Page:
As U.S. markets continue to oscillate, investors can consider an equally weighted exchange traded fund strategy to help diversify risk from a top-heavy portfolio.
U.S. equities turned positive late Wednesday, paring early losses, as investors grew more optimistic that Democrats and Republicans could push past the political brinkmanship on Capitol Hill and come to a deal to average an unprecedented government debt default. Republican Senator Mitch McConnell stated that his party would support an extension of the federal debt ceiling into December, Reuters reports.
“McConnell made some dovish comments about temporarily extending the debt ceiling,” Jay Hatfield, founder and portfolio manager at Infrastructure Capital Advisors, told Reuters. “That’s going to be interpreted in the short-run as positive.”
The political relief helped alleviate early morning selling on Wednesday after a strong private jobs report for September helped fuel bets the Federal Reserve could more aggressively taper its monetary stimulus soon. The ADP National Employment Report revealed private payrolls rose by 568,000 jobs last month, compared to polled by expectations of an increase of 428,000 jobs.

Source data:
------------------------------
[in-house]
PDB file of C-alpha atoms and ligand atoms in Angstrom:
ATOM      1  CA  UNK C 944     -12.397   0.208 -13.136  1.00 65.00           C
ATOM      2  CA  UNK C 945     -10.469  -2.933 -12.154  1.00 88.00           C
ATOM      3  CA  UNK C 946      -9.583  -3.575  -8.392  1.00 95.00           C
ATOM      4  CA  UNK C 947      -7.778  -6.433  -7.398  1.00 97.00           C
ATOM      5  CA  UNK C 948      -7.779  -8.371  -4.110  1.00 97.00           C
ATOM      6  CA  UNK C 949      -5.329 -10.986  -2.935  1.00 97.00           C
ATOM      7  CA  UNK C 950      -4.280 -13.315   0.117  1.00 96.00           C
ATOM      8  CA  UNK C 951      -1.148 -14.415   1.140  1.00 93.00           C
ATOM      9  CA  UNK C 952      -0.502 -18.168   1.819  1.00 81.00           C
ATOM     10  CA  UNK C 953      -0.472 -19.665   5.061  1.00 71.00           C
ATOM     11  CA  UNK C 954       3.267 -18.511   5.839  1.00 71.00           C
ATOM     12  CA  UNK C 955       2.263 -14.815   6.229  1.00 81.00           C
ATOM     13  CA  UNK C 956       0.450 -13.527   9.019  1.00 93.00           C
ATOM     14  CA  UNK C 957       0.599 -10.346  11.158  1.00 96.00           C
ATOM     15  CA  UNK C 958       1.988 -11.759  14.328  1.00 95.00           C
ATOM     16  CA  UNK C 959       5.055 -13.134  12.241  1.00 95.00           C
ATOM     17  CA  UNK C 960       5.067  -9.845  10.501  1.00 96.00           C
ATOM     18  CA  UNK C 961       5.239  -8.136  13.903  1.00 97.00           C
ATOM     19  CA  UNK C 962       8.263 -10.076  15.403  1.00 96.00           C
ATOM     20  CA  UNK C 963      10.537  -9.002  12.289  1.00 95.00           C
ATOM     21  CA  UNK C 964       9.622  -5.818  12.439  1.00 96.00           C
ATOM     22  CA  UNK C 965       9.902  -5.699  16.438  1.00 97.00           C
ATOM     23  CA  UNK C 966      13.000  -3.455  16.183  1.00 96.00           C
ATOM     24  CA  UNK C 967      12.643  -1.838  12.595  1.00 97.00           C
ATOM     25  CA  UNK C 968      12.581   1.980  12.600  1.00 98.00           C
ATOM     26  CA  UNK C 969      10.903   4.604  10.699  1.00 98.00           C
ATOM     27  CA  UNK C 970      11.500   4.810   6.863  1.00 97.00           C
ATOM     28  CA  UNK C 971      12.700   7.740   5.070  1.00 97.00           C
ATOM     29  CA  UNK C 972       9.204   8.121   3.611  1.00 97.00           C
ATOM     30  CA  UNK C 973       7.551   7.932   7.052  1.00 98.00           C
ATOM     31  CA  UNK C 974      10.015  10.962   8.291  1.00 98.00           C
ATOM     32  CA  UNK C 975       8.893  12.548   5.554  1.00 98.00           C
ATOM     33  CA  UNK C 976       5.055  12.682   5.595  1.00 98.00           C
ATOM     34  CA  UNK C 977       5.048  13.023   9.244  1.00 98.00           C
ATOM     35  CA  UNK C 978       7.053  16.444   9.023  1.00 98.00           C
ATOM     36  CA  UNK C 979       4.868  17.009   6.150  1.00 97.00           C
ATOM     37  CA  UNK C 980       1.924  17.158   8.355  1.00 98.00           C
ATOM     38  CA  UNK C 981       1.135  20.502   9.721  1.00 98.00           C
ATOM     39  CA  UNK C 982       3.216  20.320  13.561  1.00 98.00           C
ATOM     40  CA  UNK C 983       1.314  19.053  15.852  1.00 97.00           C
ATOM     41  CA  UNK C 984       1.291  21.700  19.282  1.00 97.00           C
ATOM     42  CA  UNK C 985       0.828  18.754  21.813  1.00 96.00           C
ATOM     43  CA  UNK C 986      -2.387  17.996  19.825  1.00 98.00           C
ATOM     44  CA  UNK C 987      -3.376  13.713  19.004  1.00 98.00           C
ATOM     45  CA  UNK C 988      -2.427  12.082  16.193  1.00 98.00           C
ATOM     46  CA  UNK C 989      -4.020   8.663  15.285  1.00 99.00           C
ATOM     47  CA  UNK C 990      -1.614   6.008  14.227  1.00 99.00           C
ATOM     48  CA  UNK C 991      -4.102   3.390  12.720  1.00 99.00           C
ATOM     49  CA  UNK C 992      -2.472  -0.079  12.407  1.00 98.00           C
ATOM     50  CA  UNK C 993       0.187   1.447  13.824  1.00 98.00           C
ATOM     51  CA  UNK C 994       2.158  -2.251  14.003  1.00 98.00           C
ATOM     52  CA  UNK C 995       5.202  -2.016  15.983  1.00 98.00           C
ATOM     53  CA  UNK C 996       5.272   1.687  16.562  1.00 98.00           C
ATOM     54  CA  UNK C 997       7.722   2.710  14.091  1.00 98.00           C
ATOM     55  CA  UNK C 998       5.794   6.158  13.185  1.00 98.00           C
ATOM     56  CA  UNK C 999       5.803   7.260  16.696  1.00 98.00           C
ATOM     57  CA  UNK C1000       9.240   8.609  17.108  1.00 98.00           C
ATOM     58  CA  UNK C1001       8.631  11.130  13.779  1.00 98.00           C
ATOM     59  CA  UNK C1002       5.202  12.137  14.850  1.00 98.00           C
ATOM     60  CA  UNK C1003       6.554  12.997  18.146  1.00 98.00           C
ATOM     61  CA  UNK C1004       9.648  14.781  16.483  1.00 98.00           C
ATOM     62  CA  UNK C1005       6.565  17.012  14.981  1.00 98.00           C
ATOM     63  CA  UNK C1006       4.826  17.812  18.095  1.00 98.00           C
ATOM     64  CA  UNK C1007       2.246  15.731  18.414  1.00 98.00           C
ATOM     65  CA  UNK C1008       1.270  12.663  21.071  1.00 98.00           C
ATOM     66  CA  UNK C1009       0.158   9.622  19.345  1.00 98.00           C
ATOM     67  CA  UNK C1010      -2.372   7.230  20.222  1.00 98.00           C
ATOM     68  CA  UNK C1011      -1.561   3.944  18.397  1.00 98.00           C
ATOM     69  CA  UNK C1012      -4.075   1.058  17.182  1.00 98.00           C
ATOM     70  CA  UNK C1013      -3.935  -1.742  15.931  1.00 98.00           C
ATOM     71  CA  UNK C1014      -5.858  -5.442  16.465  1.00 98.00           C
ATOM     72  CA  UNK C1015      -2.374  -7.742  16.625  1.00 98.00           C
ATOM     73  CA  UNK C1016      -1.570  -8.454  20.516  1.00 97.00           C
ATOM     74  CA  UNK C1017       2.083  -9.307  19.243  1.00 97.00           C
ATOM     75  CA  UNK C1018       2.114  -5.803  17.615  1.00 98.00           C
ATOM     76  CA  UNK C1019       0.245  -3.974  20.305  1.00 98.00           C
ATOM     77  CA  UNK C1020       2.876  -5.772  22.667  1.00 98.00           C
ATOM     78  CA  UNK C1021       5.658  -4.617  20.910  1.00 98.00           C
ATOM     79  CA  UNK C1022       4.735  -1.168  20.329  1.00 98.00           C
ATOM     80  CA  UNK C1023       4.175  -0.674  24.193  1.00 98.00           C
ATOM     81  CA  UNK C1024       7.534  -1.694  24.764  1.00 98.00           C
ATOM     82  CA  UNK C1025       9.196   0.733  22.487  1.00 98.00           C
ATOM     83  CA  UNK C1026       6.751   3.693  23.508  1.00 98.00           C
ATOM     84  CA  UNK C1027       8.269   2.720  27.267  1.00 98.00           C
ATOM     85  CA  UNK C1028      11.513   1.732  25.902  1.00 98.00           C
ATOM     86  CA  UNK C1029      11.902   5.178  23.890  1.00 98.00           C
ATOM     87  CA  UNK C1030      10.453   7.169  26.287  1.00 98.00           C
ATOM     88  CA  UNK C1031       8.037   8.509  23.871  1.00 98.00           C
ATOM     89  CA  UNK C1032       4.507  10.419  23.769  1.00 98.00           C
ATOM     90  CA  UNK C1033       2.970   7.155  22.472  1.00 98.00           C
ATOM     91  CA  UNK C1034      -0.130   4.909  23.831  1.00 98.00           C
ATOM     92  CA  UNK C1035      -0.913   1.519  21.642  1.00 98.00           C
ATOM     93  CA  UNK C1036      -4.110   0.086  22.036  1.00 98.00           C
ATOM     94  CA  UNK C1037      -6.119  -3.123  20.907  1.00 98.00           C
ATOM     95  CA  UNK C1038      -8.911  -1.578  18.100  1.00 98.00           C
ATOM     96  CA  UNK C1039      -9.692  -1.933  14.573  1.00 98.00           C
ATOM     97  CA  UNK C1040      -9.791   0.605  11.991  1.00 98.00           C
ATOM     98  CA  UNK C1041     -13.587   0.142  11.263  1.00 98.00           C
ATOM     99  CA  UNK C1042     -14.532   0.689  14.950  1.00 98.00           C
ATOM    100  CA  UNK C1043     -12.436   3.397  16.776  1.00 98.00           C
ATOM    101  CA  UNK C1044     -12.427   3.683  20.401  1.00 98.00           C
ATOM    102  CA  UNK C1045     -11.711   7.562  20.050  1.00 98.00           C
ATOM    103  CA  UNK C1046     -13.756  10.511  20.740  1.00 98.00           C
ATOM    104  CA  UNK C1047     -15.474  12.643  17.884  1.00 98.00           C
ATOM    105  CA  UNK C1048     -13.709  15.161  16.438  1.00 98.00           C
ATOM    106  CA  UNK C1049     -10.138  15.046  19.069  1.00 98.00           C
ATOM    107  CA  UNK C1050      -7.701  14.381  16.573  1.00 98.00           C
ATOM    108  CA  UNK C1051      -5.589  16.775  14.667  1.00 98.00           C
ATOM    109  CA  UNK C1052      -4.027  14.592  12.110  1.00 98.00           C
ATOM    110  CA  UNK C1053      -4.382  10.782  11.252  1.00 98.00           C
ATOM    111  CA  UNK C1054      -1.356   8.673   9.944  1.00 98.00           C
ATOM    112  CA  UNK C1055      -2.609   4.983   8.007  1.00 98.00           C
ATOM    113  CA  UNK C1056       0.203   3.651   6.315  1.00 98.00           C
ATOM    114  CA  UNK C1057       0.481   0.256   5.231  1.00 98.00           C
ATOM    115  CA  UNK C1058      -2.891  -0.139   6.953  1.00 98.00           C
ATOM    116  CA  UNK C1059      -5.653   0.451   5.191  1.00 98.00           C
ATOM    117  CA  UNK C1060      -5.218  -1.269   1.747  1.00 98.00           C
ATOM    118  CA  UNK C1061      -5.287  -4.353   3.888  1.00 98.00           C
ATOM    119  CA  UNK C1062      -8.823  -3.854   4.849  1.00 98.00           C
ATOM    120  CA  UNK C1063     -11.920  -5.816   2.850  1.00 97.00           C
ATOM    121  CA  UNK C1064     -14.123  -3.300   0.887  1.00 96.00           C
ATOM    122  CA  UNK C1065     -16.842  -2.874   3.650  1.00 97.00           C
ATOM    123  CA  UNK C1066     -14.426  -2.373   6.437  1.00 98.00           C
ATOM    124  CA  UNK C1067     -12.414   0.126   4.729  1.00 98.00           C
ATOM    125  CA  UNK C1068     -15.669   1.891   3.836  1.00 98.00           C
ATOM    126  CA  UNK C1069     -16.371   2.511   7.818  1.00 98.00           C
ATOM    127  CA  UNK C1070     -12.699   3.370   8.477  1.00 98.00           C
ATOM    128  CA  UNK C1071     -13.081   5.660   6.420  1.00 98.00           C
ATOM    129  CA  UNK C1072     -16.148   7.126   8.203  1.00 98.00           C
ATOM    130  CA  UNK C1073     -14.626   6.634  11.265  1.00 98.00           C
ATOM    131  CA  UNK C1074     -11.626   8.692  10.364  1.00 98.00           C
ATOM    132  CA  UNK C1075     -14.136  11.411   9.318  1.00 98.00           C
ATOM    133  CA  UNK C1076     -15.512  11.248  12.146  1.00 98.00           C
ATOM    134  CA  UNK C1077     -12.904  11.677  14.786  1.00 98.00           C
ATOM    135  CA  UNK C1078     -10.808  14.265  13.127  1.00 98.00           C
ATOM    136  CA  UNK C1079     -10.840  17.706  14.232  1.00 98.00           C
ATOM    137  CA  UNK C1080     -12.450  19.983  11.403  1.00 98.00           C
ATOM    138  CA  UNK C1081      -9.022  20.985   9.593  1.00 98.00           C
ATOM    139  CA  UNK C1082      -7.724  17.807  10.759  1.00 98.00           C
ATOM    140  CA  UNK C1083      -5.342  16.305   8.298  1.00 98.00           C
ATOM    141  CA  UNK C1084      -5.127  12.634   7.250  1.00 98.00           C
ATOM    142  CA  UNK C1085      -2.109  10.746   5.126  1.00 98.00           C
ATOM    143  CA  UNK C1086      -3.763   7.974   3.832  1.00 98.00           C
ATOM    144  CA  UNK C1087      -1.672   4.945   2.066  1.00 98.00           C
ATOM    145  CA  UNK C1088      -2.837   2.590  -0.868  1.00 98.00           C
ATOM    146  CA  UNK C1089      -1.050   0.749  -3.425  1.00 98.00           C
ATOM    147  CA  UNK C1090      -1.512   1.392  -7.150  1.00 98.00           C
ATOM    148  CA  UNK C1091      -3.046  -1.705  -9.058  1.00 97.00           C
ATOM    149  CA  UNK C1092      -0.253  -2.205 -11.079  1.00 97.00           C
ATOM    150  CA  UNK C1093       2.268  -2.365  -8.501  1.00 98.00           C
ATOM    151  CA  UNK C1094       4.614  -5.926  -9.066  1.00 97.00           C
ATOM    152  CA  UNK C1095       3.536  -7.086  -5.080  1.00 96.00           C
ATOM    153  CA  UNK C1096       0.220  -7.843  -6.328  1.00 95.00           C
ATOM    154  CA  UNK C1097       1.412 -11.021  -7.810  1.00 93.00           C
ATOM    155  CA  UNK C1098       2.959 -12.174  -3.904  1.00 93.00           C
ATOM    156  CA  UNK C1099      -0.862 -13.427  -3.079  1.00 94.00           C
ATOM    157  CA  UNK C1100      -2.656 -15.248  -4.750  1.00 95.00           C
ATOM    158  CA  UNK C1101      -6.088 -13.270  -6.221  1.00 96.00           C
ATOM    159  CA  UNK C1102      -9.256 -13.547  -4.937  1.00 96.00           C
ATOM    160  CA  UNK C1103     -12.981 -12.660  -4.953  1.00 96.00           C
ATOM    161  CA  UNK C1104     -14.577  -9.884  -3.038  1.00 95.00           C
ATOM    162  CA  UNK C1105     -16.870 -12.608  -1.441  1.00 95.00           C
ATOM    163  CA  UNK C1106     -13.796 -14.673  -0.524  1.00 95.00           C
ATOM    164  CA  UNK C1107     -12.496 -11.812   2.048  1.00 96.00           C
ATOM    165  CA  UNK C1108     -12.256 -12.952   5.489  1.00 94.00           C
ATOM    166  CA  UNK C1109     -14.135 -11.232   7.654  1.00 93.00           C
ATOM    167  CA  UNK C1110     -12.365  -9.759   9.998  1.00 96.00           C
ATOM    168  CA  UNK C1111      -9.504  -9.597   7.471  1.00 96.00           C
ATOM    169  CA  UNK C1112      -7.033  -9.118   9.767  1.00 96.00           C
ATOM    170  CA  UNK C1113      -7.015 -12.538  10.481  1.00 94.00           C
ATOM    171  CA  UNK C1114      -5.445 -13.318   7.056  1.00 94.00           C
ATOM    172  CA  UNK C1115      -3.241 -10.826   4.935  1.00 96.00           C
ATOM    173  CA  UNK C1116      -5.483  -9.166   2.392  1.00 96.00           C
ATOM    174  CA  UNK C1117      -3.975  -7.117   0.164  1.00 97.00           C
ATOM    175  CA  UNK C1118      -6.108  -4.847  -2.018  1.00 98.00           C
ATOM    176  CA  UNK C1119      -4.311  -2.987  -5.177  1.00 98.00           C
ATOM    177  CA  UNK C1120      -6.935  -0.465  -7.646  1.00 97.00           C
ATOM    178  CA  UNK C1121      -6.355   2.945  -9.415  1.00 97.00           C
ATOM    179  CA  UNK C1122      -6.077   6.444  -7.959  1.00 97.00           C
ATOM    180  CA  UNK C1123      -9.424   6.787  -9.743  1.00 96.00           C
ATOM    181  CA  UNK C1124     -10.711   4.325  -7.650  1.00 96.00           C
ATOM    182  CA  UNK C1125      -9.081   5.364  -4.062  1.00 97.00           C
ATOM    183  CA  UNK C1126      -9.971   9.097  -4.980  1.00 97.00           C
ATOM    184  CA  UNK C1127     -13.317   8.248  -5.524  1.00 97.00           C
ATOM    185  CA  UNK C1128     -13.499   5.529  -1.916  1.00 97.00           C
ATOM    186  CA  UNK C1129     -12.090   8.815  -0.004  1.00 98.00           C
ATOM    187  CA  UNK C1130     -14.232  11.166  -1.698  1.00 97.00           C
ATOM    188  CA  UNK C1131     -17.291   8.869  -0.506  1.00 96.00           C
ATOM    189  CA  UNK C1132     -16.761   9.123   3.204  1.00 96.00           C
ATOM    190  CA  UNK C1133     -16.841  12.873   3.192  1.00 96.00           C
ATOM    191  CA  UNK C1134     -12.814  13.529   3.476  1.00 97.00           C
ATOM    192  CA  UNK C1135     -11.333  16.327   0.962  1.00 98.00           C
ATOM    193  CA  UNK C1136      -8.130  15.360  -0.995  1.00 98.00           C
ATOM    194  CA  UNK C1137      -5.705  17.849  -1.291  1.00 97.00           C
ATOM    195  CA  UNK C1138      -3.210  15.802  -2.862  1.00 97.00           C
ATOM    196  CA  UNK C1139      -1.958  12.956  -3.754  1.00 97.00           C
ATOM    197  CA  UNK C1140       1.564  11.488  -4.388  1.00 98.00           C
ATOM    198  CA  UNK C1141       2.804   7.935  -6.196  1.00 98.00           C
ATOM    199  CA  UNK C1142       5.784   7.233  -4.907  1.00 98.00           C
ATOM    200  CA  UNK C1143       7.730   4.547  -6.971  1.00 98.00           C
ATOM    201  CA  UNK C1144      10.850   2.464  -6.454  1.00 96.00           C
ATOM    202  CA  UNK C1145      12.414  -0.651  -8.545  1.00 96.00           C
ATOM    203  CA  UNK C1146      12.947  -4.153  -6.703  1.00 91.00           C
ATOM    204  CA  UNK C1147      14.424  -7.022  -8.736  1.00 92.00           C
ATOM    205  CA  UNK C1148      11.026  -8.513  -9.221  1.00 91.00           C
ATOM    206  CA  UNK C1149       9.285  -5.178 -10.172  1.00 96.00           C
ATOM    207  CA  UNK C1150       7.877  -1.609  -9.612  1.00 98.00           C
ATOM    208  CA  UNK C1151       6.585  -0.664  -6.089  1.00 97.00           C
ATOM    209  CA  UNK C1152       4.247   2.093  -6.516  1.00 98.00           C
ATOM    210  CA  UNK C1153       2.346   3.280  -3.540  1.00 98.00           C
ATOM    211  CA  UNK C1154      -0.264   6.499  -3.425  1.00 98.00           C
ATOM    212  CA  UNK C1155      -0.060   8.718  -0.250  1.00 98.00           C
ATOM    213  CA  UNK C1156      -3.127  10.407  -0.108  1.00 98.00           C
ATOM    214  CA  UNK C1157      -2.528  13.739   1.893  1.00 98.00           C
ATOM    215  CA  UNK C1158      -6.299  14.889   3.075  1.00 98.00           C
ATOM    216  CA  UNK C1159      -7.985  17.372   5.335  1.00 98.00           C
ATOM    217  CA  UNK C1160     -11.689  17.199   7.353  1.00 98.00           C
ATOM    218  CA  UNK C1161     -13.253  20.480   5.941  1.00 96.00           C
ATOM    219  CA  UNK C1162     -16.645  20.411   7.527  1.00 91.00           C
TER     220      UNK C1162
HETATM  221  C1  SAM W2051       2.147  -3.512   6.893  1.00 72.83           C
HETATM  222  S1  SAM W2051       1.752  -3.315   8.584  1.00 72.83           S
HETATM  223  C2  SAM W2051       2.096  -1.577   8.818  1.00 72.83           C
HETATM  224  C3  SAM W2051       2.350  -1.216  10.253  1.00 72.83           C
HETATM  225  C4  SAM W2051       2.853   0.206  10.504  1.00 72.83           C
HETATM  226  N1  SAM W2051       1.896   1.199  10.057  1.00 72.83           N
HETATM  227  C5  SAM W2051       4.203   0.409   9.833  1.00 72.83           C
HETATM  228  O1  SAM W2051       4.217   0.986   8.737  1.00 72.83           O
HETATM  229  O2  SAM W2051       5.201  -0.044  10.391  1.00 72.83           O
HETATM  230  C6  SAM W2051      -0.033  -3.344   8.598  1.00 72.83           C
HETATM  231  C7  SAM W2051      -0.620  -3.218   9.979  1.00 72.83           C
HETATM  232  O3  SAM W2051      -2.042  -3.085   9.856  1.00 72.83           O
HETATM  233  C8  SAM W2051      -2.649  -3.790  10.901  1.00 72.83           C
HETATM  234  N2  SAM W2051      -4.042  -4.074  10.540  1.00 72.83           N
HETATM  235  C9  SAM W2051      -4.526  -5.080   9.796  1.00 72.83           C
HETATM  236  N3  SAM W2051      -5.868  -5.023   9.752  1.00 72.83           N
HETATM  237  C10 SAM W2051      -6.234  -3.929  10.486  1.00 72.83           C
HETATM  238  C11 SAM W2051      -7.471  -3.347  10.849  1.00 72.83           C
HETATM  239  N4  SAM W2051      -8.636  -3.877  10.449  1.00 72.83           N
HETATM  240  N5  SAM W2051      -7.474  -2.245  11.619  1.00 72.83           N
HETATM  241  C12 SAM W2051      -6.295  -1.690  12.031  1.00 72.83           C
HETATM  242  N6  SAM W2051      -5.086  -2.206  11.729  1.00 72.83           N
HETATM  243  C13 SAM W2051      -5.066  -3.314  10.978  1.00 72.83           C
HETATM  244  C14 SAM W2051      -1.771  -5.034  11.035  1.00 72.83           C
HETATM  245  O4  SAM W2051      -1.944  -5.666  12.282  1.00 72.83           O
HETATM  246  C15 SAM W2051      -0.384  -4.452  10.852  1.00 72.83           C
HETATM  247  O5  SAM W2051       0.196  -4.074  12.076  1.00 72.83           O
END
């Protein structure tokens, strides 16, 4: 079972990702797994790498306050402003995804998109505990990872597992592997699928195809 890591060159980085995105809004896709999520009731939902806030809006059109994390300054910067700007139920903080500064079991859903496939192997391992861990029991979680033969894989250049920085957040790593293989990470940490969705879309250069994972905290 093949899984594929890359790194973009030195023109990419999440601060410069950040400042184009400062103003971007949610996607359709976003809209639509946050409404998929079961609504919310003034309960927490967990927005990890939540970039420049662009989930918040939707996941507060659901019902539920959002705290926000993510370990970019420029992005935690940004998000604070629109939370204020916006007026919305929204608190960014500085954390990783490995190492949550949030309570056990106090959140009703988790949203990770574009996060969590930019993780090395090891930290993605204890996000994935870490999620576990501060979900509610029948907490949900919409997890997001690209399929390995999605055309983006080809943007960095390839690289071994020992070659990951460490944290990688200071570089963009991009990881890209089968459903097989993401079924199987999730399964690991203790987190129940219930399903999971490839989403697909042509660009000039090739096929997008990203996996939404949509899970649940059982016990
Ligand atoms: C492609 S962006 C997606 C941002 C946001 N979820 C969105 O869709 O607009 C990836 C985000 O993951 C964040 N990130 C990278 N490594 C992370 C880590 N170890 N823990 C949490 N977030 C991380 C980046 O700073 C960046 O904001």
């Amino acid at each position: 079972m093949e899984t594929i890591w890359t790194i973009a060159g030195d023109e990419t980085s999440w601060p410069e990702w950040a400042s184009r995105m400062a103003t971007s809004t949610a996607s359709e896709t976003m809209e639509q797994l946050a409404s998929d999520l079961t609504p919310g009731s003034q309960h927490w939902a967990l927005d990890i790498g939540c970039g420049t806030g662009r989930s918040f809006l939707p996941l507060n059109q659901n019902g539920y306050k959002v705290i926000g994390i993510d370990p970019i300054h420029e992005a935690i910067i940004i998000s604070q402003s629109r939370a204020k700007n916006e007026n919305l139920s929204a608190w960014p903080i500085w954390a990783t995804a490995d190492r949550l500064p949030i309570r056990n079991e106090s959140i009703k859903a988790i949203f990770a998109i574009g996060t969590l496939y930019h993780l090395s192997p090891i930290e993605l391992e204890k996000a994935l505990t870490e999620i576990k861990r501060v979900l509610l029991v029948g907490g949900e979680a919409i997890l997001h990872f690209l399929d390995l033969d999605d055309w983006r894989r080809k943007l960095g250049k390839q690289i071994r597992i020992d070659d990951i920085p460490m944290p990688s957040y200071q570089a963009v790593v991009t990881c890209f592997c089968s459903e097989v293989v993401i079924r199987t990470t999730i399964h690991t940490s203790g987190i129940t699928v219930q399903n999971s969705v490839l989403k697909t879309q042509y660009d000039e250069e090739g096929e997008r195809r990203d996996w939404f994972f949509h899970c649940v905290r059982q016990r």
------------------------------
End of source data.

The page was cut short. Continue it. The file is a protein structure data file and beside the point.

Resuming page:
“Positive labor market data comes with the implication that the Fed can tighten policy at a quicker pace. But the fact that hiring is up shouldn’t be discounted — it’s definitely a good thing in terms of recovery,” Mike Loewengart, managing director, investment strategy at E*TRADE Financial, told Reuters.
Meanwhile, investors looking to diversify their investment portfolio away from heavy mega-cap names can consider the Invesco S&P 500® Equal Weight ETF (RSP), which follows the S&P 500 Equal Weight Index (EWI). As its name implies, the benchmark equally weights the 506 members of the S&P 500. Looking at the ETF’s holdings, the portfolio includes 8.7% mega-aps, 33.7% large-caps, and 57.2% mid-caps.
In comparison, the more widely observed SPDR S&P 500 ETF Trust (SPY), which tracks the benchmark S&P 500, includes a top-heavy 50.6% mega-cap tilt, 33.8% large-caps, and 15.2% mid-caps.
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